Accidents on children's playgrounds
It is estimated that there are approximately 40,000 injuries to children on playgrounds each year which result in a hospital visit.
The accident statistics show that injuries as a result of accidents occur for several reasons
- poor equipment design or failure to comply to Standards
- poor design and layout
- unsuitable equipment for the intended age group
- incorrect installation
- poor inspection
- poor maintenance
- lack of supervision
- 'misuse' of equipment
- unsuitable clothes
- weather conditions
Types of accidents
Not all accidents are related to the equipment - perhaps as few as 40% - and of these 80% result in a fall to the surface. Of the remaining accidents, at least 4% involve children being struck by a swing seat (although the resultant injury is usually not serious), a similar number being bitten by dogs and being cut by glass.
Of the equipment involved in fall injuries the figures suggest these percentages:
- Swings 40%
- Climbers 23%
- Slides 21%
- Roundabouts 5%
- See-Saws 4%
- Fireman's Poles 1%
- Others 6%
This does not mean swings are more dangerous - just that there are more of them and they are more popular. One of the most dangerous items on the playground are overhead bars which rotate.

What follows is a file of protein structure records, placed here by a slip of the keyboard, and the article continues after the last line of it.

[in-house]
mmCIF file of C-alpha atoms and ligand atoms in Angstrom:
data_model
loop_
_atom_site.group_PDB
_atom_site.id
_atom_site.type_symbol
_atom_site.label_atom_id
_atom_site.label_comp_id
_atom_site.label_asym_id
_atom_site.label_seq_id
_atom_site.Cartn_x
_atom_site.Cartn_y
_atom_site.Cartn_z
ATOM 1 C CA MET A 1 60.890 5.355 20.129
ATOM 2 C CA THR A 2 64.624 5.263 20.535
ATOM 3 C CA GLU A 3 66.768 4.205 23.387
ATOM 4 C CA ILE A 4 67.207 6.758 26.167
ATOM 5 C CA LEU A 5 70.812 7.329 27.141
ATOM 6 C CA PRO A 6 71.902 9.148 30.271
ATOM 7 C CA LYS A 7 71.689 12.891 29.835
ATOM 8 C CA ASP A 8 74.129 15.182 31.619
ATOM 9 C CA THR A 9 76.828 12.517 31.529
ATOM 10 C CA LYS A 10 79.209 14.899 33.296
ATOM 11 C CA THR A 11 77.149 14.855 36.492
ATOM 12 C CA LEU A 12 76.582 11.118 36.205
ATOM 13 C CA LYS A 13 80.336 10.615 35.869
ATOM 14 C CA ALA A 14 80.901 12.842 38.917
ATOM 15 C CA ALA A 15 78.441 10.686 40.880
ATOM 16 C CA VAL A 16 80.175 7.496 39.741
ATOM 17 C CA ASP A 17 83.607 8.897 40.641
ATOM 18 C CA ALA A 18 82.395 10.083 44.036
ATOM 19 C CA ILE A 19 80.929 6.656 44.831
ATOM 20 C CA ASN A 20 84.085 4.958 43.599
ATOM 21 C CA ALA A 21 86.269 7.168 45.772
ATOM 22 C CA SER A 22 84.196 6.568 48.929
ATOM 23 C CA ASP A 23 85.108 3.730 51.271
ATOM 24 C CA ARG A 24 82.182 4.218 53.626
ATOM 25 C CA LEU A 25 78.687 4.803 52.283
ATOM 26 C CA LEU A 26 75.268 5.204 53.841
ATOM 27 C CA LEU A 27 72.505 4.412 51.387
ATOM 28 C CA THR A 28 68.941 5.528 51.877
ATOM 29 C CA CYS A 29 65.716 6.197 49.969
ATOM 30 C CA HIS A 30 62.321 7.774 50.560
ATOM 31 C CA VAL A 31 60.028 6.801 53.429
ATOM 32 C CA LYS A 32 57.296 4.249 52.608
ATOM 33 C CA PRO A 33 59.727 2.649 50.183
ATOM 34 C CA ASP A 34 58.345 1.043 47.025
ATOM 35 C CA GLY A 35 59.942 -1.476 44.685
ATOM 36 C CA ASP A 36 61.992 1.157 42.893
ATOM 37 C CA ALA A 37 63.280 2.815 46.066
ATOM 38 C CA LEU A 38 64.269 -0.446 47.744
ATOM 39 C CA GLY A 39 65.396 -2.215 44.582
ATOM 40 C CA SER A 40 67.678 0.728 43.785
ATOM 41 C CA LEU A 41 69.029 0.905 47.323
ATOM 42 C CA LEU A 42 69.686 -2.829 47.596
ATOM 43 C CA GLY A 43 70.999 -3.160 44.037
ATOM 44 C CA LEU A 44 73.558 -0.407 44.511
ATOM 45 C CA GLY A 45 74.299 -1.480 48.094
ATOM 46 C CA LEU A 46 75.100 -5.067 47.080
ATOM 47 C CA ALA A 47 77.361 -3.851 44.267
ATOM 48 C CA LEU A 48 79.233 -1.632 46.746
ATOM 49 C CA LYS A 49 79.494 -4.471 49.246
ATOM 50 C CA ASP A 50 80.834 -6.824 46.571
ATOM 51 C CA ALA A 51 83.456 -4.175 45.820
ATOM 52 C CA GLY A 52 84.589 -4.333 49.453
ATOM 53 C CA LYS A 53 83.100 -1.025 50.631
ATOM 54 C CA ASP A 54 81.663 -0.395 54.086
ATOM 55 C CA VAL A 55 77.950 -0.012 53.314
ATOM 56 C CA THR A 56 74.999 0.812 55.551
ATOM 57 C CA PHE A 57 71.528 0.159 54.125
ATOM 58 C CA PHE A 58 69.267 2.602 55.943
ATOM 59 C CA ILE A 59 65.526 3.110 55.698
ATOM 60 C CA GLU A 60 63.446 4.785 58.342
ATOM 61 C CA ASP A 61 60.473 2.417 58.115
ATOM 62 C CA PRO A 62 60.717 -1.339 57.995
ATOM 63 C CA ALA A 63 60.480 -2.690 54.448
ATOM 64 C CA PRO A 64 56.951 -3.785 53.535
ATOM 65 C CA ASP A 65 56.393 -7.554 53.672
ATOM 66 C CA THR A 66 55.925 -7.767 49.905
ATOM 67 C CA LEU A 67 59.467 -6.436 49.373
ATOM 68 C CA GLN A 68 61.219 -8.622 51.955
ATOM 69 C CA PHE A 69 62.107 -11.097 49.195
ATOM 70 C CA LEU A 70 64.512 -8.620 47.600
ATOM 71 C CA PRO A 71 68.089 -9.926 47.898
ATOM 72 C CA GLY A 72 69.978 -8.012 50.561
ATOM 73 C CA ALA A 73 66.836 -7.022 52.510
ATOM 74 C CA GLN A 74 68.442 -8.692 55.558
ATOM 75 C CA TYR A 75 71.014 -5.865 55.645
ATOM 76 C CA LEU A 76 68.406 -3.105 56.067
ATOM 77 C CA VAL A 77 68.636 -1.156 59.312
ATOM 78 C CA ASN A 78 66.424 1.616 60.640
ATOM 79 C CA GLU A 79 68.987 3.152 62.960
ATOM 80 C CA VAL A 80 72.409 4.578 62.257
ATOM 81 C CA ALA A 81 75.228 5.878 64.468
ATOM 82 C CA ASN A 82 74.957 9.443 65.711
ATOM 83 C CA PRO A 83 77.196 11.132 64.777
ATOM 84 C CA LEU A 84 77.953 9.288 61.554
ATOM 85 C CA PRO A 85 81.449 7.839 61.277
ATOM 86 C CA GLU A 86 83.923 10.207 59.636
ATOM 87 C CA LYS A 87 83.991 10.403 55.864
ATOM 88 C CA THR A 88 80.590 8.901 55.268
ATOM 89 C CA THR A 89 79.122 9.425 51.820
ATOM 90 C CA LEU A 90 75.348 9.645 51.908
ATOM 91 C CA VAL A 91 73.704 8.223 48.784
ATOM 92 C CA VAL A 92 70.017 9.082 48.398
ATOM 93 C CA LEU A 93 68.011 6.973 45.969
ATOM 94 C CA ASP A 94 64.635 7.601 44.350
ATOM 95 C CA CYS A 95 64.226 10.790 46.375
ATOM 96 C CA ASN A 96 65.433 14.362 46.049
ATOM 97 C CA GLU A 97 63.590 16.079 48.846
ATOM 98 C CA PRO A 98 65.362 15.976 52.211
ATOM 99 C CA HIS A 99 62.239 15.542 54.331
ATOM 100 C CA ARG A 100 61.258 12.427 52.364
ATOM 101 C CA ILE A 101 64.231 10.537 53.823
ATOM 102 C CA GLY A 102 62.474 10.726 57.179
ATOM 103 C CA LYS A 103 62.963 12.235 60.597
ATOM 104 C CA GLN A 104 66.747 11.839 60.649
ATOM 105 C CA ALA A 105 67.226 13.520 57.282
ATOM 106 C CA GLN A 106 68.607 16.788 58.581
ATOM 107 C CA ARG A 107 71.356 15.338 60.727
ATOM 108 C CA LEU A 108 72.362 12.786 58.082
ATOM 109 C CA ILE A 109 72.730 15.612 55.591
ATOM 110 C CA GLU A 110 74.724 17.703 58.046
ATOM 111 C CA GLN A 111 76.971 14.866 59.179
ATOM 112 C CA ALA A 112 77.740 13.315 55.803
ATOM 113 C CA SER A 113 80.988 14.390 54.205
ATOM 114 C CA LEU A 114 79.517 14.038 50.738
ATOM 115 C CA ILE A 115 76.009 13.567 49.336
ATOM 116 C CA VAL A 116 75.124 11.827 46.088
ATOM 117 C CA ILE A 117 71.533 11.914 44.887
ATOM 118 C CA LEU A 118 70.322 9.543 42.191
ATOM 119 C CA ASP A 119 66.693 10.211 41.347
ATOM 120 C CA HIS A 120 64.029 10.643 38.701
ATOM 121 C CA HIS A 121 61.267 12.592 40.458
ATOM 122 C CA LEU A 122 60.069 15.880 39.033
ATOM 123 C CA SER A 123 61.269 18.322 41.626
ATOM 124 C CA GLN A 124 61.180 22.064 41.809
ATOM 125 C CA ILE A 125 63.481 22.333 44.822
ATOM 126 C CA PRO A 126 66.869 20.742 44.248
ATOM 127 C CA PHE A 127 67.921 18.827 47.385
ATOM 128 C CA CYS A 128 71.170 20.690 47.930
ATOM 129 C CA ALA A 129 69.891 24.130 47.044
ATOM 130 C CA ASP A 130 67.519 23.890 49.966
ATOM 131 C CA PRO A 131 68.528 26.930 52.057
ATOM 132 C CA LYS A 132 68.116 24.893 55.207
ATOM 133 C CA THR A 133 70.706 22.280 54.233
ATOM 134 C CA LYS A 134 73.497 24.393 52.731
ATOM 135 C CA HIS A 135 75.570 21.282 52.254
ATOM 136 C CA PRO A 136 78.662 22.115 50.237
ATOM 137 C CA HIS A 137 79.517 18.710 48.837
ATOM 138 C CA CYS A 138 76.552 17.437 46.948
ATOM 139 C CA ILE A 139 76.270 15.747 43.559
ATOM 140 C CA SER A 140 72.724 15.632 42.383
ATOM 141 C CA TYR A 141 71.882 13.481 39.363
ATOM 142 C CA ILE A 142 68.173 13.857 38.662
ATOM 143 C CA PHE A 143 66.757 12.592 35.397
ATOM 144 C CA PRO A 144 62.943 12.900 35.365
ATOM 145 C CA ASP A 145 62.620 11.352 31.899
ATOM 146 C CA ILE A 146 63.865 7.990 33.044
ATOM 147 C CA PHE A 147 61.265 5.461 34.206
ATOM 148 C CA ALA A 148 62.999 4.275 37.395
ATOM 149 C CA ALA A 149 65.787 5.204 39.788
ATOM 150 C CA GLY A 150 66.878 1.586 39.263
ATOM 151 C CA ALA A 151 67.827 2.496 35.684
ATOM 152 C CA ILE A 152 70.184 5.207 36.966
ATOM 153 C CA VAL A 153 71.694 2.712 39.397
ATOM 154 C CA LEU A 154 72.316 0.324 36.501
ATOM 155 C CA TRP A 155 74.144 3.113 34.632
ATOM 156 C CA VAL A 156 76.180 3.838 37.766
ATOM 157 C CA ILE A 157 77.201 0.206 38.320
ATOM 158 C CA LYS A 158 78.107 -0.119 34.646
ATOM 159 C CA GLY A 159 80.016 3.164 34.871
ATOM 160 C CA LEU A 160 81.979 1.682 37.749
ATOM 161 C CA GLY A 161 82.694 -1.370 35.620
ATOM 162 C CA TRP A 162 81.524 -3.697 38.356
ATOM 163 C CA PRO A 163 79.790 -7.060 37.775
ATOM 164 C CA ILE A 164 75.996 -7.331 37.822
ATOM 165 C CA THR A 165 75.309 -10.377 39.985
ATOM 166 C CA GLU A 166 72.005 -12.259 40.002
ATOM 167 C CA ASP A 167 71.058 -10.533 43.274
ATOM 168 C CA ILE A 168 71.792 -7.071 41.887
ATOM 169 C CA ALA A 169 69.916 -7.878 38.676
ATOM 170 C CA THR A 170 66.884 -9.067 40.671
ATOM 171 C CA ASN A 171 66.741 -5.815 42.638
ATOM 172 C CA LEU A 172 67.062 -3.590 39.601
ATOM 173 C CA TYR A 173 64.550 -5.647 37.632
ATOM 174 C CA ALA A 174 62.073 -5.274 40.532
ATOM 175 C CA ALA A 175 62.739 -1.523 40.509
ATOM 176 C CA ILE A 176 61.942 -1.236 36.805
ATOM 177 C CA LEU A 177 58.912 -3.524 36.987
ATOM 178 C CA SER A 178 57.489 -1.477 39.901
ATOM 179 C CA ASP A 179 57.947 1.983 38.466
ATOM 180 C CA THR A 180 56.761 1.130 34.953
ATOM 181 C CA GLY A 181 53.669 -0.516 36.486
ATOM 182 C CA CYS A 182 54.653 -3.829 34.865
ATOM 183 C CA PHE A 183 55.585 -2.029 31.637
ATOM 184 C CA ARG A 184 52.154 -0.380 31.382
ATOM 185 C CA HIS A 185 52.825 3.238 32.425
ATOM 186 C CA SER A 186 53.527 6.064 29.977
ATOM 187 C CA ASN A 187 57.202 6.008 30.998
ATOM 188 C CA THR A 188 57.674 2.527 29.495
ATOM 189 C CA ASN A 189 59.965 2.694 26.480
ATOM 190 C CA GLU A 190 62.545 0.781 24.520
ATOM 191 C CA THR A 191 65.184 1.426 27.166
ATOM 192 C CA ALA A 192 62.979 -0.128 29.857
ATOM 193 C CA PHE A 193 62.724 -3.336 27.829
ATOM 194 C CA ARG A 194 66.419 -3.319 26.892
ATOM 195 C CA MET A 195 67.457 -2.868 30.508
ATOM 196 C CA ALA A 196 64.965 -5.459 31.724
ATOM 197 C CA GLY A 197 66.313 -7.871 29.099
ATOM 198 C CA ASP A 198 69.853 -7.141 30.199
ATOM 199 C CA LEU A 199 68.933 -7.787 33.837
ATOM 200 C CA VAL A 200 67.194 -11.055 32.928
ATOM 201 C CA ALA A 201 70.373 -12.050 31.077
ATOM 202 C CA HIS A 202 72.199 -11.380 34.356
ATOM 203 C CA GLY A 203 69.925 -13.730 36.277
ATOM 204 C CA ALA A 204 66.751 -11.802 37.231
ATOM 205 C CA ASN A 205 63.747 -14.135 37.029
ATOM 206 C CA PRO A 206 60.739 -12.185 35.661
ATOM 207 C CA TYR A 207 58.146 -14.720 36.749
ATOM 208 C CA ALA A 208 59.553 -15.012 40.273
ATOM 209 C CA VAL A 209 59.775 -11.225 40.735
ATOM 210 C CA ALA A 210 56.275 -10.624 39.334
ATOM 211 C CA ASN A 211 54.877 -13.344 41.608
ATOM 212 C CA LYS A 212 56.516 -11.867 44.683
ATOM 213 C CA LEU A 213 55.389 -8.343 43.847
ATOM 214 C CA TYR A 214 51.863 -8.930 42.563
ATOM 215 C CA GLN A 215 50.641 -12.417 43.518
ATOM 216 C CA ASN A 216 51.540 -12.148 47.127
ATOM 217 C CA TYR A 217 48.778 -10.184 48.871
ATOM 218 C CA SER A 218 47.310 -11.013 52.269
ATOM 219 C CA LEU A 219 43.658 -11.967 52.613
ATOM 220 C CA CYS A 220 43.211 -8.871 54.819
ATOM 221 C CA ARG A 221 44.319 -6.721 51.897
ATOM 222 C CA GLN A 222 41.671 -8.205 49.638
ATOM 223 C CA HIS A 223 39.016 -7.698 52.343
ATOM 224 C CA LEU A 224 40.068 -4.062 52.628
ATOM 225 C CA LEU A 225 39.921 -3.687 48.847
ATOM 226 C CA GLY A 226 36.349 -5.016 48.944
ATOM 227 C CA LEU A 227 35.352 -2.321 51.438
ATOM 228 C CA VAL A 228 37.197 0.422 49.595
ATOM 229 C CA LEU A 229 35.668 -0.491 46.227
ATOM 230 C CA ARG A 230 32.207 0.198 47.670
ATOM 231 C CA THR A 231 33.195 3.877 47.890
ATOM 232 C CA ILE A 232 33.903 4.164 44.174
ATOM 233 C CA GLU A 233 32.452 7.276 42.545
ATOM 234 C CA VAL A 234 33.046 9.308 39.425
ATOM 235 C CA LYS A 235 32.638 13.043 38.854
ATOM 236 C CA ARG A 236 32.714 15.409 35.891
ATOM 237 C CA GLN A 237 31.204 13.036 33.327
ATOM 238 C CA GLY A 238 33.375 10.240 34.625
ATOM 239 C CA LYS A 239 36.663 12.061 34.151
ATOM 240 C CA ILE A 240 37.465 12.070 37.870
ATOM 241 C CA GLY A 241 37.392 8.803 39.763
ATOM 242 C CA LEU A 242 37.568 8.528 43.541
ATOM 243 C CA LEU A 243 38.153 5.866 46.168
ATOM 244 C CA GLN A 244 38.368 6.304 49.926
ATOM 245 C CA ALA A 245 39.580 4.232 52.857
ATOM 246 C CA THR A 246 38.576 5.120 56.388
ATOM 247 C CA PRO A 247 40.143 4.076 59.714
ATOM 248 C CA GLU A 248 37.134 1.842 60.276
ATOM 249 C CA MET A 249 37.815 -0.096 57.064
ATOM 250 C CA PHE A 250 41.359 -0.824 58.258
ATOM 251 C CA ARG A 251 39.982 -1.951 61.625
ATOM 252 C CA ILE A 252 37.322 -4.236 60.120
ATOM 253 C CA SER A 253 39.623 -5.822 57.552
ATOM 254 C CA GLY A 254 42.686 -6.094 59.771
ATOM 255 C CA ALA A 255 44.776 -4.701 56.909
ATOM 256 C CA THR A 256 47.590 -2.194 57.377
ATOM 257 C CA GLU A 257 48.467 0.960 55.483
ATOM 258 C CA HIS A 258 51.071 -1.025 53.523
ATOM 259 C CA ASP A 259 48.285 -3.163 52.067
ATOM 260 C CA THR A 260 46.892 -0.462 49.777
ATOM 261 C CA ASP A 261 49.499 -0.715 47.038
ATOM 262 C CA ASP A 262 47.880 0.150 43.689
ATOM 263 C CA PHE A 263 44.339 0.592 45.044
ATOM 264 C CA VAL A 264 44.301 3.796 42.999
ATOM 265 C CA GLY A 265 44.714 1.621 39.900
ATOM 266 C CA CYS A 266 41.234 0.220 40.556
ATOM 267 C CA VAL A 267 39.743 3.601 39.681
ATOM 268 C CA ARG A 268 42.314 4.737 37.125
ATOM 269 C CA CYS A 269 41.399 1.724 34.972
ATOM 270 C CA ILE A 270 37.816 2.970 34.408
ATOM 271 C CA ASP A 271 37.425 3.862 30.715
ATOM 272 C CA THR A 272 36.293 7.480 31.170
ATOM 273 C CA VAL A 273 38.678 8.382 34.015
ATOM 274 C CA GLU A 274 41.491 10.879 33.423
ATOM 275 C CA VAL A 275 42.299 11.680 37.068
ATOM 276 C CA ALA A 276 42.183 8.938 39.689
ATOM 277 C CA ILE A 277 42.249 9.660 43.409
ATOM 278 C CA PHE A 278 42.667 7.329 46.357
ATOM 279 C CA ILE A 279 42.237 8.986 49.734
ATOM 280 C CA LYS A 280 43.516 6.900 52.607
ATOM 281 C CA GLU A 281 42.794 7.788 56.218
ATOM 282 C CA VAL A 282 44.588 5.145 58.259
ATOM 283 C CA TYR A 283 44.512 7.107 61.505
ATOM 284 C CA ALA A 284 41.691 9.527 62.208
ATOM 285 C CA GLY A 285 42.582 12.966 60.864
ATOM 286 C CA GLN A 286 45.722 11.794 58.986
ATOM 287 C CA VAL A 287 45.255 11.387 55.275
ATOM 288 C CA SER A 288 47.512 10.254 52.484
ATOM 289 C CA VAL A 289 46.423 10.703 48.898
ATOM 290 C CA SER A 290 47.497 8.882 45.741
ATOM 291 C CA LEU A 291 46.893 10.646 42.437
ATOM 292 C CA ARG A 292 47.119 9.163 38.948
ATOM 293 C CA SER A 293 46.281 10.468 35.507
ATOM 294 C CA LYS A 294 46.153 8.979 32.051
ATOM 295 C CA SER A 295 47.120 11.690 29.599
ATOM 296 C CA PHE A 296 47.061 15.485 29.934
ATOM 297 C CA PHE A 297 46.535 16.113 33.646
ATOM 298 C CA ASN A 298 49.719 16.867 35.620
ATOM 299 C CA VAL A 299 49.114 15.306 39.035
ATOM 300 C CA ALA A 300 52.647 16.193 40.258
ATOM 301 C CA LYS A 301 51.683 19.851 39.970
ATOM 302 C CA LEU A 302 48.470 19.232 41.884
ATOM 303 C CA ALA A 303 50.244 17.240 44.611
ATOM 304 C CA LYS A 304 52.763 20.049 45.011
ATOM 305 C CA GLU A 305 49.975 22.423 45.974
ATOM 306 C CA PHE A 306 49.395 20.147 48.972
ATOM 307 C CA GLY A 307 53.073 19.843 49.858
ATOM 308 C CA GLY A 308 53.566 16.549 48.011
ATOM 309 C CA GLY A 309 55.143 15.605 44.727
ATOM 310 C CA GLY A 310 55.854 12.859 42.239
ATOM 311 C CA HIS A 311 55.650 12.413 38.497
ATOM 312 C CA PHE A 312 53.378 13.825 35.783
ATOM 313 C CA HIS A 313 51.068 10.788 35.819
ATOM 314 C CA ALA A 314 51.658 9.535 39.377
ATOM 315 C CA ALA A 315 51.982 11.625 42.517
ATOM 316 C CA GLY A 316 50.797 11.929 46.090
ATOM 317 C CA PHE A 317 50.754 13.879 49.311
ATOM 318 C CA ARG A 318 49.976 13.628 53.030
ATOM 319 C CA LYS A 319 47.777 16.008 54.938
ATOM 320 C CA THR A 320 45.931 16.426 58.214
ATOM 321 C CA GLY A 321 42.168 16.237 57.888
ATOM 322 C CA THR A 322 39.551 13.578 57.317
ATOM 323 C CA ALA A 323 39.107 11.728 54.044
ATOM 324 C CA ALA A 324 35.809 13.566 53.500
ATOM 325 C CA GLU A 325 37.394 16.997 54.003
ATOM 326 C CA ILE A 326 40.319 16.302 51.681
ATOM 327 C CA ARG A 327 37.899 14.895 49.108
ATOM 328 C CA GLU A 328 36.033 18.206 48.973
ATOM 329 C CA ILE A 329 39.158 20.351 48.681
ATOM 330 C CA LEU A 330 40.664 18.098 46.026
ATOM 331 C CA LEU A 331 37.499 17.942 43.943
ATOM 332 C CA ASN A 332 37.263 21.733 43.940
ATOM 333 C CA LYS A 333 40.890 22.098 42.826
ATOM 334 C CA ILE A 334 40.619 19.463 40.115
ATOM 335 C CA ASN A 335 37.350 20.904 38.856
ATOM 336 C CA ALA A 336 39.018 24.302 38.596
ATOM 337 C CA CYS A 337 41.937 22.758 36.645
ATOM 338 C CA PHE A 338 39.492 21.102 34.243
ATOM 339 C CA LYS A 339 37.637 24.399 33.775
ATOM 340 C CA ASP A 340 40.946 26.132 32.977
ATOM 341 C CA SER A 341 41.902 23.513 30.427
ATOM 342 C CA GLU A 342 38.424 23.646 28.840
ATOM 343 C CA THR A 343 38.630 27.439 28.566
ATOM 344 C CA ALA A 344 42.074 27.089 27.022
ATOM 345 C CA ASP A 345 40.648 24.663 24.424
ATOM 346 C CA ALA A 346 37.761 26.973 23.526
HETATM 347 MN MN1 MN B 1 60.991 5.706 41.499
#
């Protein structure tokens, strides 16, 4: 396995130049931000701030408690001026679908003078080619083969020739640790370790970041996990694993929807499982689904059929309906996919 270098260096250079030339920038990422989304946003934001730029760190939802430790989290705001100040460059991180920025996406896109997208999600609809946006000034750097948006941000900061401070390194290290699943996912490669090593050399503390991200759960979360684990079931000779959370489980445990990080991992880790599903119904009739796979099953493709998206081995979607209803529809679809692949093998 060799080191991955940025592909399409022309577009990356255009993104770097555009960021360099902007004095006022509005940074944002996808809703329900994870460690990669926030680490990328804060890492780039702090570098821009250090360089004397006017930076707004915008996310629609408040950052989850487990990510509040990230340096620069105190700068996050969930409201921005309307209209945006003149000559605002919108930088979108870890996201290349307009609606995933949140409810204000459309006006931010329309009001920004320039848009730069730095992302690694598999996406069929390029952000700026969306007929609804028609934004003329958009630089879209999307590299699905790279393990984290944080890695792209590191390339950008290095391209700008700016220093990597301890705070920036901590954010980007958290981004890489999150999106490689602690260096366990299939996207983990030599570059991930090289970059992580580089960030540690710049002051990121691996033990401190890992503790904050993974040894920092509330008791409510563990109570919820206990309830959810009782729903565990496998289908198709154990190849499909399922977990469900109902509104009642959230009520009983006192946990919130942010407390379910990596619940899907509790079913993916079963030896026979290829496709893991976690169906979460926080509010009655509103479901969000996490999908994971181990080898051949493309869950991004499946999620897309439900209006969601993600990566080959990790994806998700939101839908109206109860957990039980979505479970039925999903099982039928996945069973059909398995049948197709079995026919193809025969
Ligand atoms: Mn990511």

Playground Managers may be sued for negligence if they fail to take reasonable care to ensure their playgrounds are safe and avoid accidents they could reasonably have foreseen would happen. An example would be an accident which occurred from failing to maintain the protective surface which had been provided under equipment.
Acts of Parliament which cover children's playgrounds include:
- Occupiers' Liability Acts 1957, 1984
- Occupiers' Liability (Scotland) Act 1960
- Health and Safety at Work etc. Act 1974
- The Management of Health and Safety at Work Regulations 1999
The British Standard EN 1176 covers playground equipment.
Improving children's playgrounds (providers)
- Obtain professional design and layout advice.
- Select equipment and surfacing which meets the Standards.
- Ensure it is installed by a competent person in accordance with EN1176.
- Have a post-installation inspection carried out by an independent body.
- Inspect the playground and equipment regularly:
- If you are carrying out inspections, find a training course. The annual inspection should be carried out by an independent specialist.
- Have an effective maintenance programme which repairs faults quickly.
- Have a programme for improving and up-dating playgrounds.
Improving playground safety (users)
- Check the playground and report anything you see wrong.
- Press the playground manager (often the local authority) to improve the playground